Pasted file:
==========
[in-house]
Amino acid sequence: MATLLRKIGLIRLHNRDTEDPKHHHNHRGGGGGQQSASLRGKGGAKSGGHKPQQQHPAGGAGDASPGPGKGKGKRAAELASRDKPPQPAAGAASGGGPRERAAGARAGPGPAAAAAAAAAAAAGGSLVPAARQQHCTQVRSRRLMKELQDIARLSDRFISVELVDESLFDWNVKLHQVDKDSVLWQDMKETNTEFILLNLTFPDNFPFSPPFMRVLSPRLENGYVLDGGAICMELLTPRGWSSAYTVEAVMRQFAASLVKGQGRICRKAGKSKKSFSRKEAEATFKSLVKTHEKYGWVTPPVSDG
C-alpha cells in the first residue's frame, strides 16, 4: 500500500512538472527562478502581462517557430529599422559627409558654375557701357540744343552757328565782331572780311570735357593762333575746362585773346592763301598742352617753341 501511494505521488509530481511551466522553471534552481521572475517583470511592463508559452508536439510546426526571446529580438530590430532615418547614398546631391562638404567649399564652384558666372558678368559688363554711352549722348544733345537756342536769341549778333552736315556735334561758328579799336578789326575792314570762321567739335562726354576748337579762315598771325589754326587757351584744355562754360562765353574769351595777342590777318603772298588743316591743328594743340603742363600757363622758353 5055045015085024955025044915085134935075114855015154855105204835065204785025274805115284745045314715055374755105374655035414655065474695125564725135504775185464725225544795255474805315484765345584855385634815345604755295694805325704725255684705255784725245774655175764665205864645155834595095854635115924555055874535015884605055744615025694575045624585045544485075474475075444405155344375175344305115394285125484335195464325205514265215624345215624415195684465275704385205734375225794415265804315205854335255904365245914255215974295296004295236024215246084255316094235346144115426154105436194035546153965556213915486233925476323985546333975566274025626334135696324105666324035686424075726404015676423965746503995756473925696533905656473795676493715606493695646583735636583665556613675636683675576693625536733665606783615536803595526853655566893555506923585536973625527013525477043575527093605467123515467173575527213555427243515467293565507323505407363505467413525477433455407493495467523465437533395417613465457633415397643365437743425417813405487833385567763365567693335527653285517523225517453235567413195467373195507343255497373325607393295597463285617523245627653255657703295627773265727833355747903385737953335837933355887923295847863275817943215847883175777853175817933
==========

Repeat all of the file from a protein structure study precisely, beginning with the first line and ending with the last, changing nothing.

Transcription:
[in-house]
Amino acid sequence: MATLLRKIGLIRLHNRDTEDPKHHHNHRGGGGGQQSASLRGKGGAKSGGHKPQQQHPAGGAGDASPGPGKGKGKRAAELASRDKPPQPAAGAASGGGPRERAAGARAGPGPAAAAAAAAAAAAGGSLVPAARQQHCTQVRSRRLMKELQDIARLSDRFISVELVDESLFDWNVKLHQVDKDSVLWQDMKETNTEFILLNLTFPDNFPFSPPFMRVLSPRLENGYVLDGGAICMELLTPRGWSSAYTVEAVMRQFAASLVKGQGRICRKAGKSKKSFSRKEAEATFKSLVKTHEKYGWVTPPVSDG
C-alpha cells in the first residue's frame, strides 16, 4: 500500500512538472527562478502581462517557430529599422559627409558654375557701357540744343552757328565782331572780311570735357593762333575746362585773346592763301598742352617753341 501511494505521488509530481511551466522553471534552481521572475517583470511592463508559452508536439510546426526571446529580438530590430532615418547614398546631391562638404567649399564652384558666372558678368559688363554711352549722348544733345537756342536769341549778333552736315556735334561758328579799336578789326575792314570762321567739335562726354576748337579762315598771325589754326587757351584744355562754360562765353574769351595777342590777318603772298588743316591743328594743340603742363600757363622758353 5055045015085024955025044915085134935075114855015154855105204835065204785025274805115284745045314715055374755105374655035414655065474695125564725135504775185464725225544795255474805315484765345584855385634815345604755295694805325704725255684705255784725245774655175764665205864645155834595095854635115924555055874535015884605055744615025694575045624585045544485075474475075444405155344375175344305115394285125484335195464325205514265215624345215624415195684465275704385205734375225794415265804315205854335255904365245914255215974295296004295236024215246084255316094235346144115426154105436194035546153965556213915486233925476323985546333975566274025626334135696324105666324035686424075726404015676423965746503995756473925696533905656473795676493715606493695646583735636583665556613675636683675576693625536733665606783615536803595526853655566893555506923585536973625527013525477043575527093605467123515467173575527213555427243515467293565507323505407363505467413525477433455407493495467523465437533395417613465457633415397643365437743425417813405487833385567763365567693335527653285517523225517453235567413195467373195507343255497373325607393295597463285617523245627653255657703295627773265727833355747903385737953335837933355887923295847863275817943215847883175777853175817933